31. New Mexico. New Mexico Blindsnake (Rena dissectus)
31. New Mexico. New Mexico Blindsnake (Rena dissectus)
Having just been to New Mexico, I know first-hand that there are a lot of snakes there to choose from. In the interest of representing the widest range of phylogenetic diversity, I decided that the New Mexico Blindsnake should represent the state, in part because I was fortunate enough to find one while I was there (my first wild scolecophidian!) and in part because they can be found in only a few states in the US. These diminutive serpents eat ants and termites and burrow in loose soil. This species was discovered by E. D. Cope in 1896 along a road to a silver mine at Lake Valley, New Mexico. Runners up: Narrow-headed Gartersnake (Thamnophis rufipunctatus), Mexican Gartersnake (Thamnophis eques), Chihuahuan Nightsnake (Hypsiglena jani), New Mexico Ridge-nosed Rattlesnake (Crotalus willardi obscurus).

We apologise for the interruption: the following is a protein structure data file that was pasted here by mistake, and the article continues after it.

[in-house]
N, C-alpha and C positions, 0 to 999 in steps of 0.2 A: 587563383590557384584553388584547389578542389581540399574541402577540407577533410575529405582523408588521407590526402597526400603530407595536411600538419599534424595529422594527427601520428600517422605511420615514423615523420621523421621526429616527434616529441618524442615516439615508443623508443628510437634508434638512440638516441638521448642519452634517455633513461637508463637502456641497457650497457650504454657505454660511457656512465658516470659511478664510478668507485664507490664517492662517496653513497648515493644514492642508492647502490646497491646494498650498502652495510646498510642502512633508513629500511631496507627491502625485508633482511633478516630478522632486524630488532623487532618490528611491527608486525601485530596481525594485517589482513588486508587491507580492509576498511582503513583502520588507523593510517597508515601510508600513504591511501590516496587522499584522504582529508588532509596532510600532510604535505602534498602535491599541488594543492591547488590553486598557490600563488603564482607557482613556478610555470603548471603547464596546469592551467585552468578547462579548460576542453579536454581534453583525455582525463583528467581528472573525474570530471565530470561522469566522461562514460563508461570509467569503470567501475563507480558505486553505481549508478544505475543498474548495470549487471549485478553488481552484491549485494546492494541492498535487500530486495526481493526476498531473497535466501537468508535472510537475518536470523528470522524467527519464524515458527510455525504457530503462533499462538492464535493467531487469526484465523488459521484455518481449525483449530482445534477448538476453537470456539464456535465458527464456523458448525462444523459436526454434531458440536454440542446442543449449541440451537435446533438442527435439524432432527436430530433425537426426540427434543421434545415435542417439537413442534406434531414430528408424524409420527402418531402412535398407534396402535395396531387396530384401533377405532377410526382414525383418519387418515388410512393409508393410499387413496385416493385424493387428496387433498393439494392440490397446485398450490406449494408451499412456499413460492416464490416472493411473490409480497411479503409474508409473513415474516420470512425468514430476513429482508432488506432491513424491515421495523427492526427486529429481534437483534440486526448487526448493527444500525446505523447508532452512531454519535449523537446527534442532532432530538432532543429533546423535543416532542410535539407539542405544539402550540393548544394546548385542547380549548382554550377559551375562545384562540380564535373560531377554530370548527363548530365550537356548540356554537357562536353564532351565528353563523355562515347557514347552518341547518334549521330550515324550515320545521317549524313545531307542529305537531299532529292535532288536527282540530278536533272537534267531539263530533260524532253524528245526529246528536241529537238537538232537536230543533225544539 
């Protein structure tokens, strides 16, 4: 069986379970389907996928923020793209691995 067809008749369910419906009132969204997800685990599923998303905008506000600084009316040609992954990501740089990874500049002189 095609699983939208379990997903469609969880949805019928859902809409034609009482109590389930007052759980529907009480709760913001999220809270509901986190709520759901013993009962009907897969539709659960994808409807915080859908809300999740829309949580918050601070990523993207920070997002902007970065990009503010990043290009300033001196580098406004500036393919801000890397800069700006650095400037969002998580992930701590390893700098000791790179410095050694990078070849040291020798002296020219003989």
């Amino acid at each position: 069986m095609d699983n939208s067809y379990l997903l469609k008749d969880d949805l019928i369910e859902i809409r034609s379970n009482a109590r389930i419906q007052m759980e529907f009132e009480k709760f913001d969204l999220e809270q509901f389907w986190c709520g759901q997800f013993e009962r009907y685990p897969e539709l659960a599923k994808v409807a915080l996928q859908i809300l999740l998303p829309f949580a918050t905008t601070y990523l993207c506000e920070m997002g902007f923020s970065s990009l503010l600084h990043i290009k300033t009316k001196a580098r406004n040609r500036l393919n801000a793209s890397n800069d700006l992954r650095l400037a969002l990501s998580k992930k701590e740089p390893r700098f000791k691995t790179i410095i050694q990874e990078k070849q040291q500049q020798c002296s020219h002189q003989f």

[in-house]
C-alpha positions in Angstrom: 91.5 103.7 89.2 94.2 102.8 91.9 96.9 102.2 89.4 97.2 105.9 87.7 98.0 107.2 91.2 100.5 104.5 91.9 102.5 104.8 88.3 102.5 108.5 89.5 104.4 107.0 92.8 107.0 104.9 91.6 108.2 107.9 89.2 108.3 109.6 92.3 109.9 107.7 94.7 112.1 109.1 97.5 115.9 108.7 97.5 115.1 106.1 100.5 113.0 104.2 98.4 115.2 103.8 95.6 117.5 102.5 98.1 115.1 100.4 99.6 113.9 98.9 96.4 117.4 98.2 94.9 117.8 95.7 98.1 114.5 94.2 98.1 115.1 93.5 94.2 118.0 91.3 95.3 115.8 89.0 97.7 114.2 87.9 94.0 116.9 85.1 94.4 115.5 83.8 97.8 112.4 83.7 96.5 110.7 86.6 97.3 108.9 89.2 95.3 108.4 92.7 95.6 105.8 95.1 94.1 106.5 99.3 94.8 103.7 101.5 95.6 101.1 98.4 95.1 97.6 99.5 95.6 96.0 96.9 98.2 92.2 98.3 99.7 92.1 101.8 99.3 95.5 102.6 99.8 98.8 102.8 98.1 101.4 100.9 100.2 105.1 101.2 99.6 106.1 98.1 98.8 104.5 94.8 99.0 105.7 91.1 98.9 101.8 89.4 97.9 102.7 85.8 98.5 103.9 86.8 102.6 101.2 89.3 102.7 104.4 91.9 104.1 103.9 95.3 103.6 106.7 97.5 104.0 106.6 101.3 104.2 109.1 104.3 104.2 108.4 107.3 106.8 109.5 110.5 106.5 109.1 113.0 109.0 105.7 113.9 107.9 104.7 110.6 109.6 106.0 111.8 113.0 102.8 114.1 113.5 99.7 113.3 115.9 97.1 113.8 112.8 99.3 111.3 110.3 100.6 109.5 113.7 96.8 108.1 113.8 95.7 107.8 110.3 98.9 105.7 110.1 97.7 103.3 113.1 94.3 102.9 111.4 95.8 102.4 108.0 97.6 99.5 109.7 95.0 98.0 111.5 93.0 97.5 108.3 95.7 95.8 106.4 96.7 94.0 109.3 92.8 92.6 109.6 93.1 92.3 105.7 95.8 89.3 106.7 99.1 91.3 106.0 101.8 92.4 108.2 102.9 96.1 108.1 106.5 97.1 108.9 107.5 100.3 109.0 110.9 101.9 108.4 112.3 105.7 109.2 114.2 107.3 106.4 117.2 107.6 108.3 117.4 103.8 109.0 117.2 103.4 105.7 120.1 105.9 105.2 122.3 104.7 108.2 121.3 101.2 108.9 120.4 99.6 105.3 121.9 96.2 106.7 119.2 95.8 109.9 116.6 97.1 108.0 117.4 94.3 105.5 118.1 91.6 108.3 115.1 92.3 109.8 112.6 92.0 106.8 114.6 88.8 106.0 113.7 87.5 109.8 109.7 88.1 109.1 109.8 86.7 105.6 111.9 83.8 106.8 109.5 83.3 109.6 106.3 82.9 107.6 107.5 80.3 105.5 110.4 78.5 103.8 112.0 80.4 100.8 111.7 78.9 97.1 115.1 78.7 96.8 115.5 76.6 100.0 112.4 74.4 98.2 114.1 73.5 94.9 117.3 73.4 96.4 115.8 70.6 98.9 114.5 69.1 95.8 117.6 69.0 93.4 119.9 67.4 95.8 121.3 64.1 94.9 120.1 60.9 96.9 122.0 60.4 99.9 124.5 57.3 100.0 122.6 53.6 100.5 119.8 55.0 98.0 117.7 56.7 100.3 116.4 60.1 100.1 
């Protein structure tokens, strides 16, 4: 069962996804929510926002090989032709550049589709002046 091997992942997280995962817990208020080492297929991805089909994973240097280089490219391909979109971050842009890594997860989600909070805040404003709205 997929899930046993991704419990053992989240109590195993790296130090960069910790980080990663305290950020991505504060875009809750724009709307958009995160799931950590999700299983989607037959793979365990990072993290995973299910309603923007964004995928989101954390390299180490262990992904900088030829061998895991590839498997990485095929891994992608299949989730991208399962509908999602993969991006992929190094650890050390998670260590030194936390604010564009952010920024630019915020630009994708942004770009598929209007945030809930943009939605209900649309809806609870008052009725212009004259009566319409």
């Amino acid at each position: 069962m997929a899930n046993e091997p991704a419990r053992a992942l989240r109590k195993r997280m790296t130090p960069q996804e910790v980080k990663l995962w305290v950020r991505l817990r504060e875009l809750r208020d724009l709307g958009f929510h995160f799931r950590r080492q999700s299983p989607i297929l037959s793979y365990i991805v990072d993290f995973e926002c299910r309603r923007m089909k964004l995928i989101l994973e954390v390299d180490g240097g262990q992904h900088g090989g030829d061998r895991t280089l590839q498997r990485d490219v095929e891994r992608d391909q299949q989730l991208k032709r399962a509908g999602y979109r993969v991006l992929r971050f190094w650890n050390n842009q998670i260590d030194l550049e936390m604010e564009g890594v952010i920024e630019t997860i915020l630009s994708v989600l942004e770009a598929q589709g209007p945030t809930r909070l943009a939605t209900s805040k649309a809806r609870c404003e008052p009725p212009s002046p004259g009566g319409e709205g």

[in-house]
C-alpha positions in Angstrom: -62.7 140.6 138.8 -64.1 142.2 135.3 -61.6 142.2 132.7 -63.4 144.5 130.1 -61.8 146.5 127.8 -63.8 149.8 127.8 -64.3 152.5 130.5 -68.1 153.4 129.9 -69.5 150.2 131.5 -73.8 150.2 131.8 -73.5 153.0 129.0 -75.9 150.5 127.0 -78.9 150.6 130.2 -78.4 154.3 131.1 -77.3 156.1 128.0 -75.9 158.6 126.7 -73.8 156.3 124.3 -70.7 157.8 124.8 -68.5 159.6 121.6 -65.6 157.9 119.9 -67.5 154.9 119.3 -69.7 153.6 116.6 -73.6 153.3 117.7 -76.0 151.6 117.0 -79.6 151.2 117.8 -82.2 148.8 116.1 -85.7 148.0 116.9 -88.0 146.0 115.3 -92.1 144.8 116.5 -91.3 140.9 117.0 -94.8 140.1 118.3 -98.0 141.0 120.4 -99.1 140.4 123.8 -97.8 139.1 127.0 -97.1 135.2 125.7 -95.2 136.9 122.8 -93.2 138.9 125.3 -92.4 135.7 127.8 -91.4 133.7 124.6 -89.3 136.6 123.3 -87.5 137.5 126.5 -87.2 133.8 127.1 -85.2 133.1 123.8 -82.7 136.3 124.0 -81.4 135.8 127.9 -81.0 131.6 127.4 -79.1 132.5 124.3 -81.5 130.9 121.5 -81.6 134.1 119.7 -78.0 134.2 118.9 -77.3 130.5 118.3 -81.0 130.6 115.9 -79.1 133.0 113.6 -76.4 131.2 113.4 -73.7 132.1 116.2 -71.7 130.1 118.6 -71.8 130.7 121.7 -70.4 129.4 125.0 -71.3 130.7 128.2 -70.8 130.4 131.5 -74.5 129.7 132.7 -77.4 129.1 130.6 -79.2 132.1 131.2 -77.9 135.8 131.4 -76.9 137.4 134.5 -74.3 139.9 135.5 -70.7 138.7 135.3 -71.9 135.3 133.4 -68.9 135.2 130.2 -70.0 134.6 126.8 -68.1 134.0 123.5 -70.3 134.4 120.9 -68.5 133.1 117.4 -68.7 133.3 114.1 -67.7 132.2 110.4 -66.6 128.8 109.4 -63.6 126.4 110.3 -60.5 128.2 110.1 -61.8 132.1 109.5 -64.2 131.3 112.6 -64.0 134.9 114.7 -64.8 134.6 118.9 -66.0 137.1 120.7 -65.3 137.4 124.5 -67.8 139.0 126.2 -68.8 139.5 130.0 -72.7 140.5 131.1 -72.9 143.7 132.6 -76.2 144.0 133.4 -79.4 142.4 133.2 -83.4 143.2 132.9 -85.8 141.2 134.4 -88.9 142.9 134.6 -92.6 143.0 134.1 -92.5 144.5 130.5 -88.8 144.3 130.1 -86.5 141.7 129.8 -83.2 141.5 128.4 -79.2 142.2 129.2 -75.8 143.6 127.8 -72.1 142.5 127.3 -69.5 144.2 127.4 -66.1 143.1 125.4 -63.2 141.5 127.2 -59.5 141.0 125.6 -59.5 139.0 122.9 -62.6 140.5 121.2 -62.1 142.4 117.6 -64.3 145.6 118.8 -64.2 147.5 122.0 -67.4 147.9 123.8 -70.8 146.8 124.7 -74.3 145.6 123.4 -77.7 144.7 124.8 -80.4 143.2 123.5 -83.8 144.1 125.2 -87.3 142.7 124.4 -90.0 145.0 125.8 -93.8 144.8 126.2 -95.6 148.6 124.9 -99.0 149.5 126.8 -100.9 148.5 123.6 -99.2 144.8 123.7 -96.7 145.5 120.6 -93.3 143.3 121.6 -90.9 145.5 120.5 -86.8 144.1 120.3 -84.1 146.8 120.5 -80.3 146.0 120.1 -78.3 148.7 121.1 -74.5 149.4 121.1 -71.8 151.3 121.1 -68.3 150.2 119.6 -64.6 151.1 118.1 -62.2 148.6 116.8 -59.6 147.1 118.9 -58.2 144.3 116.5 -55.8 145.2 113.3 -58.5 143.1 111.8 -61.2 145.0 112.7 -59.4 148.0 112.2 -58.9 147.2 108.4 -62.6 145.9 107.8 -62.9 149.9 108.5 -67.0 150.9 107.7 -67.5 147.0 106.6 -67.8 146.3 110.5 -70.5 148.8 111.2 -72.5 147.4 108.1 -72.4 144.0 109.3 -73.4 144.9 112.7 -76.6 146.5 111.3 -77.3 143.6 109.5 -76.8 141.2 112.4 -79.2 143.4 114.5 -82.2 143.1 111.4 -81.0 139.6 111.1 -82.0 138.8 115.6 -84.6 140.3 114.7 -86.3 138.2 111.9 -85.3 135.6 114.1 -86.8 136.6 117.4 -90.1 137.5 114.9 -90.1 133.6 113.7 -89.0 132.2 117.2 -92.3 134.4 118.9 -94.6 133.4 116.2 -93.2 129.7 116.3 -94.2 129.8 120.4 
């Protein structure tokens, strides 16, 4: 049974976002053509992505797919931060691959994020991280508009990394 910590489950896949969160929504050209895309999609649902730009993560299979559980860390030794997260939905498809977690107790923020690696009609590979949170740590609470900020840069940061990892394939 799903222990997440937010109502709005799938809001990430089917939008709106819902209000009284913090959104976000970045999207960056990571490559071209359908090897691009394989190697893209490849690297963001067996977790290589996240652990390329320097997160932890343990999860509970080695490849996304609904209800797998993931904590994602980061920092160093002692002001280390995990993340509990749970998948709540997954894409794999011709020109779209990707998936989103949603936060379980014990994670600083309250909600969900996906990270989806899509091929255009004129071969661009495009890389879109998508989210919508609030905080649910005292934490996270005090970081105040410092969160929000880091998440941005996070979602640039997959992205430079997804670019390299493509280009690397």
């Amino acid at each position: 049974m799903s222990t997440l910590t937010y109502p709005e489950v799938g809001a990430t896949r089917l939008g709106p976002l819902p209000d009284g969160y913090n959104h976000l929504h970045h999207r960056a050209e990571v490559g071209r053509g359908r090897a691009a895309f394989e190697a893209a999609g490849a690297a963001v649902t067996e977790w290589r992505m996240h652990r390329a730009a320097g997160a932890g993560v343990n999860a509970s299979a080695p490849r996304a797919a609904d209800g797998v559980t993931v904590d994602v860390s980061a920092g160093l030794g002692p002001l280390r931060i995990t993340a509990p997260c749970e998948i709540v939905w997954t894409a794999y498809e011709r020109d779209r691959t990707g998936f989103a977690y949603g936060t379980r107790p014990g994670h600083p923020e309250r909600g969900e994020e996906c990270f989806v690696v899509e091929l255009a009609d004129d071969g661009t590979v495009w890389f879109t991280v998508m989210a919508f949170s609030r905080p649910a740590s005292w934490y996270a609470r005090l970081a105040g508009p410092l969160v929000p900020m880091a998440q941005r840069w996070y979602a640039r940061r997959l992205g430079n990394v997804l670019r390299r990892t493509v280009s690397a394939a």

32. New York. Brownsnake (Storeria dekayi)
You might think the Empire State would be better typified by a grander snake, but there are several good reasons that Brownsnakes are special to New Yorkers (or should be). The first specimen of a Brownsnake was collected in New York by Dr. James DeKay, a zoologist and author of the 1842-1844 book Zoology of New York. He found the snake while it was ""swimming across a large bay on the Northern coast of Long Island." John Holbrook, the father of North American herpetology, named the snake for DeKay, making it the only North American snake whose name is a double patronym (the genus Storeria being in honor of David Storer, a Massachusetts herpetologist; see Massachusetts).